Scott Miller's Blog
The homebuying journey is rarely problem-free. Fortunately, homebuyers who know how to address challenges throughout the property buying journey should have no trouble making their homeownership dreams come true.
Now, let's take a look at three tips to help you develop an effective approach to address any homebuying challenges that come your way.
1. Be Diligent
When it comes to homebuying challenges, it helps to be diligent. A diligent homebuyer allocates time and resources to understand problems and address them from every angle. As such, this buyer may be better equipped than others to find the right solution to any homebuying challenge, at any time.
Furthermore, a diligent homebuyer often learns about the housing market and analyzes real estate market patterns and trends. With this information at his or her disposal, a homebuyer can use real estate market data to gain an advantage over rival property buyers. And as a result, a diligent homebuyer can use housing market data to make fast, informed decisions throughout the property buying journey.
2. Understand the Worst-Case Scenarios
No one likes to think about the worst-case scenarios. Yet considering potential challenges that could arise during the homebuying cycle may help a property buyer plan ahead for these problems.
As a homebuyer, it is important to prepare as much as possible for all stages of the property buying journey. If a buyer understands potential challenges, he or she may be able to address such problems without delay. Perhaps best of all, this buyer can minimize the risk of encountering possible hurdles that otherwise may prevent him or her from finding the right house at the right price.
3. Work with a Real Estate Agent
Dealing with a homebuying challenge on your own can cause immense stress. Lucky for you, real estate agents are available who can help you identify and resolve any homebuying challenges before they escalate.
A real estate agent is a homebuying expert who can guide you along each stage of the property buying journey. First, he or she will learn about your homebuying goals and craft a custom property buying strategy. A real estate agent next will keep you up to date about new homes that match your property buying criteria, as well as set up home showings. And once you find a house that you want to buy, a real estate agent will help you submit a competitive offer to purchase this residence.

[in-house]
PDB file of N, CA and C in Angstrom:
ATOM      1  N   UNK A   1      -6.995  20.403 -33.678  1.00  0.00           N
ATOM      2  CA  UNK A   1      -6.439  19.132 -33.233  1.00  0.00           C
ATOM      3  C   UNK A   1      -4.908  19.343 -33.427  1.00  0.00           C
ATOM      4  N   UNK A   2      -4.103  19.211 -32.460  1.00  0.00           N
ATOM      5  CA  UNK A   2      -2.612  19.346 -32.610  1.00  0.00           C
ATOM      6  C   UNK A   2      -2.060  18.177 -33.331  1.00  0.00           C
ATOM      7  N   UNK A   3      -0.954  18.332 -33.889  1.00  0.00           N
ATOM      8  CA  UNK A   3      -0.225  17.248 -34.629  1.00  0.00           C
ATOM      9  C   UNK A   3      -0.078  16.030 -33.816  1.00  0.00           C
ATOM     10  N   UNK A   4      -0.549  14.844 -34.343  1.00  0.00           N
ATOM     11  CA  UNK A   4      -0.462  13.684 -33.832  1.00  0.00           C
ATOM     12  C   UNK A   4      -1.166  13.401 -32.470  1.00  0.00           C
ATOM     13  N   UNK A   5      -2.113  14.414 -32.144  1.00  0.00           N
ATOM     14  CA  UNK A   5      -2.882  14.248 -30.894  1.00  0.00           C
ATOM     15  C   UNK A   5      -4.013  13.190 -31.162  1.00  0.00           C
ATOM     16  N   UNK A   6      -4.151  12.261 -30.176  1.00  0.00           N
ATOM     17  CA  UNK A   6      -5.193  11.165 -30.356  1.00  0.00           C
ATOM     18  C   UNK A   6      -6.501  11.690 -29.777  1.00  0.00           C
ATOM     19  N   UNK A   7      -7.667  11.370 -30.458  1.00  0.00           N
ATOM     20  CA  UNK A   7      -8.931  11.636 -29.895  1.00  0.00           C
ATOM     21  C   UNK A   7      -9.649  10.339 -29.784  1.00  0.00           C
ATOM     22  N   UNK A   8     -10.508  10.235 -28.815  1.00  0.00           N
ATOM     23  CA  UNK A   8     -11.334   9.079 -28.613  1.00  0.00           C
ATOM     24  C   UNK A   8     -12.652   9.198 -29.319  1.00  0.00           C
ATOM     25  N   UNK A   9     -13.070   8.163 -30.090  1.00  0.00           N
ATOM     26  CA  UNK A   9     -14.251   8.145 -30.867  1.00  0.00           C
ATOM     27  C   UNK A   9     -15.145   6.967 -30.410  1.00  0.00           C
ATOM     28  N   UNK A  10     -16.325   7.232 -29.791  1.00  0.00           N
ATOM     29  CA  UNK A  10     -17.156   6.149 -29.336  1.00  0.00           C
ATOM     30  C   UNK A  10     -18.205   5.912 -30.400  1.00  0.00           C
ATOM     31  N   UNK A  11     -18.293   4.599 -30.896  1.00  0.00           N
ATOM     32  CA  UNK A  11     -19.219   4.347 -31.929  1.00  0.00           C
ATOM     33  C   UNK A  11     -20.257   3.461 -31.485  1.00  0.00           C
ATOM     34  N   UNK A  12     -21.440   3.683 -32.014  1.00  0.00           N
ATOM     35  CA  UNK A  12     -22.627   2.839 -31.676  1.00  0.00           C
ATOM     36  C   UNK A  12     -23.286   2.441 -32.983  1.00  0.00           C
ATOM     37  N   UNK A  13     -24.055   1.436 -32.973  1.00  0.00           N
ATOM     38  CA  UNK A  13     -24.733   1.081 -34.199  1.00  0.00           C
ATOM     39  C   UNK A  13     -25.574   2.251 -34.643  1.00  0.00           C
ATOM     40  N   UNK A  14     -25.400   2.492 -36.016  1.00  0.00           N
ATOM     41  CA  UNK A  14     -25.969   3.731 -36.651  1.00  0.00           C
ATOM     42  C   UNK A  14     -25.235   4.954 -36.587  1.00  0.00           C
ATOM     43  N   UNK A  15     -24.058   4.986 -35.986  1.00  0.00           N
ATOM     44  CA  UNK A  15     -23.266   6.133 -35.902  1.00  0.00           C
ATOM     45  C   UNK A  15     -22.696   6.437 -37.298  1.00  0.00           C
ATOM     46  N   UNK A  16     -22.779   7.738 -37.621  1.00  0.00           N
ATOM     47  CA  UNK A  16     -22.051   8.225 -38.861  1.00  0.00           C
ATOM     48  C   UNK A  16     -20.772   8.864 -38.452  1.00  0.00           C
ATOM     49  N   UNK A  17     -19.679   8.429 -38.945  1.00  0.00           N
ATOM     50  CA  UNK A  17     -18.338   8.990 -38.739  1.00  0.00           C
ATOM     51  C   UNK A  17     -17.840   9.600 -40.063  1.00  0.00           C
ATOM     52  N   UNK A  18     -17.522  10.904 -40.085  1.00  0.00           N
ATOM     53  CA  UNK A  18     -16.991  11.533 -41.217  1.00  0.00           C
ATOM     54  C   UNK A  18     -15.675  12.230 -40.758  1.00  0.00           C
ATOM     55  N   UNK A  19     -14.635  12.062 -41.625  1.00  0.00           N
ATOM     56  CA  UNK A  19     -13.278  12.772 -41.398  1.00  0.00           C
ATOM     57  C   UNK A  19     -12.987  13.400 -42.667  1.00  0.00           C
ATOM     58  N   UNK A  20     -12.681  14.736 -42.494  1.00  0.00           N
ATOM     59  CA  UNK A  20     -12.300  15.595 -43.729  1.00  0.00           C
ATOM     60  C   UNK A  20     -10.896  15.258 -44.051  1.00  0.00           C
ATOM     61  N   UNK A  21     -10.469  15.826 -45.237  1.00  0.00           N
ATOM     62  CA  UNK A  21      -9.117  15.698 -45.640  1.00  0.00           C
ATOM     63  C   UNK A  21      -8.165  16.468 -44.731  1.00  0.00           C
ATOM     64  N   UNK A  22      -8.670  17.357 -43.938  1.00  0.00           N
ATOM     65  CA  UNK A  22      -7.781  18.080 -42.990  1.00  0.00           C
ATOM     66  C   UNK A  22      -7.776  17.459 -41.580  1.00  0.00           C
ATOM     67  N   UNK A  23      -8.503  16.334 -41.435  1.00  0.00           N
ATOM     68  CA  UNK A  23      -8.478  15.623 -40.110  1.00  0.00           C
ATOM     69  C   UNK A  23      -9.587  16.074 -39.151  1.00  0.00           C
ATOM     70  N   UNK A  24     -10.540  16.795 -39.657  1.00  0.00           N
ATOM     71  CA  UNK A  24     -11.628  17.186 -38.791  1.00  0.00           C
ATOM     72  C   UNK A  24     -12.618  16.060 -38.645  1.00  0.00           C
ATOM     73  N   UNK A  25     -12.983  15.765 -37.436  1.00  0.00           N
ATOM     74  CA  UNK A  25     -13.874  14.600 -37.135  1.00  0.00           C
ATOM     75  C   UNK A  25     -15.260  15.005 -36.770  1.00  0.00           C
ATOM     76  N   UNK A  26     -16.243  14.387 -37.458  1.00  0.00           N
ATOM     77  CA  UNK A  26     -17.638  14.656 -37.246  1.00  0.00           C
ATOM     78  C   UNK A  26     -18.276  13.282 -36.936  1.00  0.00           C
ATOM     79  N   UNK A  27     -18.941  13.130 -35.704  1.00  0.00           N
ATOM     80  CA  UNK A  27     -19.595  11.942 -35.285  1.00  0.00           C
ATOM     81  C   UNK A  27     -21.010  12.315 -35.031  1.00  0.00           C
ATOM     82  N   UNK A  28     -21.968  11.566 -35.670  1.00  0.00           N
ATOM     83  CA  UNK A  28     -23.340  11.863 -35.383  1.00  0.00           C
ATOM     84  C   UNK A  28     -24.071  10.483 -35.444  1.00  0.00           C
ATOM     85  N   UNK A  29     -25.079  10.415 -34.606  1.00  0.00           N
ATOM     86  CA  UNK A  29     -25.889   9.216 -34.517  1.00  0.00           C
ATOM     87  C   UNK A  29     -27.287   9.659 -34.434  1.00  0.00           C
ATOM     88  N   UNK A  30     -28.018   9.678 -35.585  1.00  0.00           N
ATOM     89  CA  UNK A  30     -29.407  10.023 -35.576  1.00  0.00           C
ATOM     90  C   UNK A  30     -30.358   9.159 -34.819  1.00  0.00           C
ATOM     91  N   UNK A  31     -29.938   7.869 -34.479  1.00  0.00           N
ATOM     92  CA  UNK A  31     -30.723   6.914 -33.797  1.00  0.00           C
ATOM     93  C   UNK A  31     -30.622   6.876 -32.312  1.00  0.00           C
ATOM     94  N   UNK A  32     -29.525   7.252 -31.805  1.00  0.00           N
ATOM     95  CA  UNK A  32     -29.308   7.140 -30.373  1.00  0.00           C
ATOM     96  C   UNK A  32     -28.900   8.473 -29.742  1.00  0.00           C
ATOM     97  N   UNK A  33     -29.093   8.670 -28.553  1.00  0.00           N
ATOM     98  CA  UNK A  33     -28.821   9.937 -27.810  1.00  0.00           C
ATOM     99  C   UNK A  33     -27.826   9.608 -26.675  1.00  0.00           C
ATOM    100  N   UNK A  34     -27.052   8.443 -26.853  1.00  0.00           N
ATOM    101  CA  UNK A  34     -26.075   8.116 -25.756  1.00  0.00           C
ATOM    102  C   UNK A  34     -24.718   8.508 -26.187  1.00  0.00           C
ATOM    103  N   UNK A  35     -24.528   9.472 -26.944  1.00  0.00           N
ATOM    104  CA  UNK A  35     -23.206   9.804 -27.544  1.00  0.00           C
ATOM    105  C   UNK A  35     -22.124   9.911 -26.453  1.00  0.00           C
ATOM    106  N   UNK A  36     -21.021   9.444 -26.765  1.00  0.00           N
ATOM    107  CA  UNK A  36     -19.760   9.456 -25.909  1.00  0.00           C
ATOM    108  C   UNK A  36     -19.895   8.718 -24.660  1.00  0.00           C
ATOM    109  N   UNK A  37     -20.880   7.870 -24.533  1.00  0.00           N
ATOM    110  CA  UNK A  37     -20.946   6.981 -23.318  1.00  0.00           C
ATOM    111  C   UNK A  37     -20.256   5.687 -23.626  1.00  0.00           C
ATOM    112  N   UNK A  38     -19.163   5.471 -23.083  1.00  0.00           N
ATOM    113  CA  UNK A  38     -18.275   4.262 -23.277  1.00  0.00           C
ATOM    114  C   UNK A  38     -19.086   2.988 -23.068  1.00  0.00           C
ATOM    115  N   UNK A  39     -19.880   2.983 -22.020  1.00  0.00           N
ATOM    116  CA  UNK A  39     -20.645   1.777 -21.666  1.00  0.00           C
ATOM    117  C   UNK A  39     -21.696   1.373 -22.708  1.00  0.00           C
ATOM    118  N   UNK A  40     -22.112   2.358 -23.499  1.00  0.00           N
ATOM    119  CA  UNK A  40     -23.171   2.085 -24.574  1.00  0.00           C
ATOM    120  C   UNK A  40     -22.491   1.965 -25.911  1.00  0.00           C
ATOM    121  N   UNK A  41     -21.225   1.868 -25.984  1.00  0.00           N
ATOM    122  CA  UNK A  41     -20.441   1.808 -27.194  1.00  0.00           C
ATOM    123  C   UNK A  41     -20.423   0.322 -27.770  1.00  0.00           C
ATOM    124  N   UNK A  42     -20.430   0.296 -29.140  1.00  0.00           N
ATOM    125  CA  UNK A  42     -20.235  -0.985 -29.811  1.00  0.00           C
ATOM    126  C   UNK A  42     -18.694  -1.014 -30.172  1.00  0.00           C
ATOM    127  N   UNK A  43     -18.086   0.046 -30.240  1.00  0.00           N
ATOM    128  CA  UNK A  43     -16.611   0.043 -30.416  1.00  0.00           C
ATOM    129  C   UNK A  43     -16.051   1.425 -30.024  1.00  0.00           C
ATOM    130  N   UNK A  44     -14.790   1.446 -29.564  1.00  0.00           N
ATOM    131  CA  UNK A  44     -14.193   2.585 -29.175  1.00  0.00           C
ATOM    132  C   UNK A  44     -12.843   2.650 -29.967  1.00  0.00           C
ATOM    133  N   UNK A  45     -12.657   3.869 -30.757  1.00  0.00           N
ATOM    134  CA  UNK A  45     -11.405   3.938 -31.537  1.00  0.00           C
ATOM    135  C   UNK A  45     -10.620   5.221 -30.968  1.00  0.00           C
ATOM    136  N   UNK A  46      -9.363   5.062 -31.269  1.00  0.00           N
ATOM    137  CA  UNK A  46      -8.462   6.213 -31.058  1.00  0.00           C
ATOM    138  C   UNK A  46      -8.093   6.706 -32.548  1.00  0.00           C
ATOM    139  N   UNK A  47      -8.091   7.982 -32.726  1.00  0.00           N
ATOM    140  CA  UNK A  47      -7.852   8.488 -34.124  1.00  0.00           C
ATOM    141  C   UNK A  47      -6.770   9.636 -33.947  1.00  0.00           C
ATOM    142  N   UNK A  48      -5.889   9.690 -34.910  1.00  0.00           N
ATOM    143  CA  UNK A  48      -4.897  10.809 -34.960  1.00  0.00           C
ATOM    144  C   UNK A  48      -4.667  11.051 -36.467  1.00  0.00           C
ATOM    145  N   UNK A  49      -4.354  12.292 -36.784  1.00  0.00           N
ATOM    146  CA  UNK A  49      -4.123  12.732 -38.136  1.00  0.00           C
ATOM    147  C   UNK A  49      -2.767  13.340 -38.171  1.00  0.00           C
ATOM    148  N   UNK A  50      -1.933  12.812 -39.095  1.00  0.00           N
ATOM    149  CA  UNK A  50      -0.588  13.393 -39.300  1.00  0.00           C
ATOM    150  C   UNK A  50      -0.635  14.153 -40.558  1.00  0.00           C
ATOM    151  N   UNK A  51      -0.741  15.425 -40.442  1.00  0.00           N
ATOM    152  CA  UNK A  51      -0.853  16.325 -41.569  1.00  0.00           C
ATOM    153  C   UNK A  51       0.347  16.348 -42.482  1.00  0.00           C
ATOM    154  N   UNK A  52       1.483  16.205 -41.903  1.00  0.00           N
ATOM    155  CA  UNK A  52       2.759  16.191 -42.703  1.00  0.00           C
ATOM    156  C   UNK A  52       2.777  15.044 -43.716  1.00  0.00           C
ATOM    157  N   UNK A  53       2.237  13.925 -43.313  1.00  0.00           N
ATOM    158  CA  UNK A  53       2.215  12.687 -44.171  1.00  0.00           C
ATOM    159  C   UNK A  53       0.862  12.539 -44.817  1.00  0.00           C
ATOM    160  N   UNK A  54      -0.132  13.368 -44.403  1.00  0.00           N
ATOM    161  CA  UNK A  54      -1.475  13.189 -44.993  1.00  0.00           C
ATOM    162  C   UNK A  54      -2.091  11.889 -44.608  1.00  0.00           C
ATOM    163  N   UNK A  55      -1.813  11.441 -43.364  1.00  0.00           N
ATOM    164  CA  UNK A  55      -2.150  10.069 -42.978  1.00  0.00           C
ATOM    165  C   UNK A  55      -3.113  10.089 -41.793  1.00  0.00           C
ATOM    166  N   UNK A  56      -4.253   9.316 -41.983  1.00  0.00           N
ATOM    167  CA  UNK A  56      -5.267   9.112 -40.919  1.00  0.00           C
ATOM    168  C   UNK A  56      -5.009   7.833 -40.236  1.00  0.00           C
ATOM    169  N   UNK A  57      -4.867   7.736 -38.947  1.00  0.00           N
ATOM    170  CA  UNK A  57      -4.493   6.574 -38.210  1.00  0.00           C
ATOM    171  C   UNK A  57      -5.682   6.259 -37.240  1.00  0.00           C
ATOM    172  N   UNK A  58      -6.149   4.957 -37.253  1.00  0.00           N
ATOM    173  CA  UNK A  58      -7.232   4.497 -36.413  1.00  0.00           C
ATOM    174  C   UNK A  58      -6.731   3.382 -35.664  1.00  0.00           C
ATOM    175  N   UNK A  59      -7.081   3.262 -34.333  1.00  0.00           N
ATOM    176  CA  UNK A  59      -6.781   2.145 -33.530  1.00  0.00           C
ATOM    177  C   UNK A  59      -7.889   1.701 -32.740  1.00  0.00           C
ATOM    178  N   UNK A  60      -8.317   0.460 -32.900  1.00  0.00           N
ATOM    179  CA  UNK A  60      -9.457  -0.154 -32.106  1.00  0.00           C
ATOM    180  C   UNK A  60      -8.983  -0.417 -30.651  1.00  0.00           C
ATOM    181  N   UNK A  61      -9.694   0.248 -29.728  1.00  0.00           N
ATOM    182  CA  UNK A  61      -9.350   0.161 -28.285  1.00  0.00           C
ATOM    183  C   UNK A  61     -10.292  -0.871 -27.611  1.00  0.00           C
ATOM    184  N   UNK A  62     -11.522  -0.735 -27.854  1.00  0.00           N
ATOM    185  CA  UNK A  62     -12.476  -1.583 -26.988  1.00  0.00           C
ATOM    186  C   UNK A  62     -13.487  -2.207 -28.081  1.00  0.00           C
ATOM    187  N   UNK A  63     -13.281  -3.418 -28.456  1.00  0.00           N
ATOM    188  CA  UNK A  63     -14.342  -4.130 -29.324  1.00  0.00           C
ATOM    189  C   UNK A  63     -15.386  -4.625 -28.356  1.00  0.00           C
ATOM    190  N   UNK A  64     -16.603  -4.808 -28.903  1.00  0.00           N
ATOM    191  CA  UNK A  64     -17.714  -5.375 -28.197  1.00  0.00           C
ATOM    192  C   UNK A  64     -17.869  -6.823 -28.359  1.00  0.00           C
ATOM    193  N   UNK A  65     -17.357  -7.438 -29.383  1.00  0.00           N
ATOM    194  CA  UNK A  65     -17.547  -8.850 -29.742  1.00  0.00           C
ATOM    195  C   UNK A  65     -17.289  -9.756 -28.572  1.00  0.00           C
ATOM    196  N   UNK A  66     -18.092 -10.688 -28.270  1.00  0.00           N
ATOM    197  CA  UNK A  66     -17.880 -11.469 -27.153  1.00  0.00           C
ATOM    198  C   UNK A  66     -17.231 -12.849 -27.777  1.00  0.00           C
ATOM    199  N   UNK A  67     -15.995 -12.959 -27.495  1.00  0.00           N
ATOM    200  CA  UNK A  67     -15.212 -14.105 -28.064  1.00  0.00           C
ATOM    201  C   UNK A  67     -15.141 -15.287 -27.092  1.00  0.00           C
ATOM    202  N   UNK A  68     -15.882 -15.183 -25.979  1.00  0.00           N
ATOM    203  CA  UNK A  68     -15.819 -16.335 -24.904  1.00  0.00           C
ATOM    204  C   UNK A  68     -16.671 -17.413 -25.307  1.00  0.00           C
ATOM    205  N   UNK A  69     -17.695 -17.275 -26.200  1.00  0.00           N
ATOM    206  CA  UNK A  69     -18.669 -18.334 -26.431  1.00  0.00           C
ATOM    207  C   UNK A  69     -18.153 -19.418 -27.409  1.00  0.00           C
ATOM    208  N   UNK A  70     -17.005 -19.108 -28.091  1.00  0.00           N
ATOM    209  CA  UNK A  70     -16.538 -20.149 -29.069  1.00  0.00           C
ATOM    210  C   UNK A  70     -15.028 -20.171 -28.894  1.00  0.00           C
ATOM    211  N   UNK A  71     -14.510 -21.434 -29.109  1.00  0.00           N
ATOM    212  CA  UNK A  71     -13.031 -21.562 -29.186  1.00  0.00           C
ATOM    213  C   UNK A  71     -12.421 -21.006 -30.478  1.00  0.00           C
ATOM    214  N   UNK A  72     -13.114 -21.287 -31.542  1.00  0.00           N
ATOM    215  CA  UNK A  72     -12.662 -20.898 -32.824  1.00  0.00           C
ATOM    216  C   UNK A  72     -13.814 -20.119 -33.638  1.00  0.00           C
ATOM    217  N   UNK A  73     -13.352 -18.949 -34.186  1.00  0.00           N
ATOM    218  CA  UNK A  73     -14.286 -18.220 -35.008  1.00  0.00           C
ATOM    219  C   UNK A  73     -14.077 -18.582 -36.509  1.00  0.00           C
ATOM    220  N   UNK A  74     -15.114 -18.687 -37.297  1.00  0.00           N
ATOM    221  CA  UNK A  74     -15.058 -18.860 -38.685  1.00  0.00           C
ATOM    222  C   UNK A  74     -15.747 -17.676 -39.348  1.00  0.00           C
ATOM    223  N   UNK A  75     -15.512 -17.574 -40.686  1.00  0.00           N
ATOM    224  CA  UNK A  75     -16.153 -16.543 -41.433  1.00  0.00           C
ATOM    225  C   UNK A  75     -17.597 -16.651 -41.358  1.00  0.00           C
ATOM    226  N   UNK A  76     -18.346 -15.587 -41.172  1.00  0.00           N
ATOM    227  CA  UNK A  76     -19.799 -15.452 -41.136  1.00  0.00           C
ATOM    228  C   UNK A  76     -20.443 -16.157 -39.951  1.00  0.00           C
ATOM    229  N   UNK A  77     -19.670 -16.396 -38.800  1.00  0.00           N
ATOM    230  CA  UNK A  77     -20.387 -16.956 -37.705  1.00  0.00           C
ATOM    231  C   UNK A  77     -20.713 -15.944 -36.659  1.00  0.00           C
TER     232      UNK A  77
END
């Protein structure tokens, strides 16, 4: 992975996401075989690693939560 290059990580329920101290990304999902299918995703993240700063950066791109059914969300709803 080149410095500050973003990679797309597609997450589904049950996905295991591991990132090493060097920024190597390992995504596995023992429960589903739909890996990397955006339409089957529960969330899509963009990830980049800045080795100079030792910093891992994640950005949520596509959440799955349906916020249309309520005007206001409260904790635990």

Let's not forget about the assistance that a real estate agent provides after a seller accepts your offer to purchase a home, either. At this point, a real estate agent will help you schedule a house inspection and ensure that you are fully prepared for closing day. And if you have concerns or questions along the way, a real estate agent is ready to respond to them.
Want to become a confident homebuyer? Use the aforementioned tips, and you can bolster your homebuying confidence and address any homebuying challenges with poise and integrity.
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Closing costs are usually an unavoidable part of buying a home. While there are ways to reduce some closing costs and fees, they are an expense you will likely have to consider when it comes time to save for a home.
On average, buyers can expect to pay between 2 and 5 percent of the purchase price in closing costs and fees.
In this article, we’re going to break down those costs and talk about some ways to plan for, or limit, the fees associated with closing on a home.
A breakdown of closing costs
Most closing costs in a real estate transaction are paid for by the buyer. When getting approved for a mortgage, your lender is required to provide you with an estimate of the closing costs. This is called a “Closing Disclosure statement” which overviews the details of your loan.
Different lenders will charge varying amounts in fees. Some are even willing to waive certain fees. But, we’ll discuss that later.
For now, let’s focus on the closing costs buyers typically have to pay:
Attorney fees - a flat-fee or hourly rate depending on the attorney
Origination fees - an upfront fee charged by the lender for processing your mortgage application
Prepaid interest or discount points - a payment for the interest that will accrue on your mortgage from the time you close until your first mortgage payment is due
Home inspection fee - the fee that a professional home inspector charges to inspect a home
Escrow deposits - Usually split with the seller, this is the fee charged by an escrow agent
Recording fees - fees for legally recording the new deed and mortgage
Underwriting fees - fees paid to the lender for researching your mortgage case and determining whether or not to approve your application
These are just some of the many fees that can be due upon closing on a home. Depending on where you live, which lender you choose, and the type of mortgage you secure, your closing costs will vary, so it’s a good idea to shop around for a lender and mortgage type with reasonable closing costs.
Reducing closing costs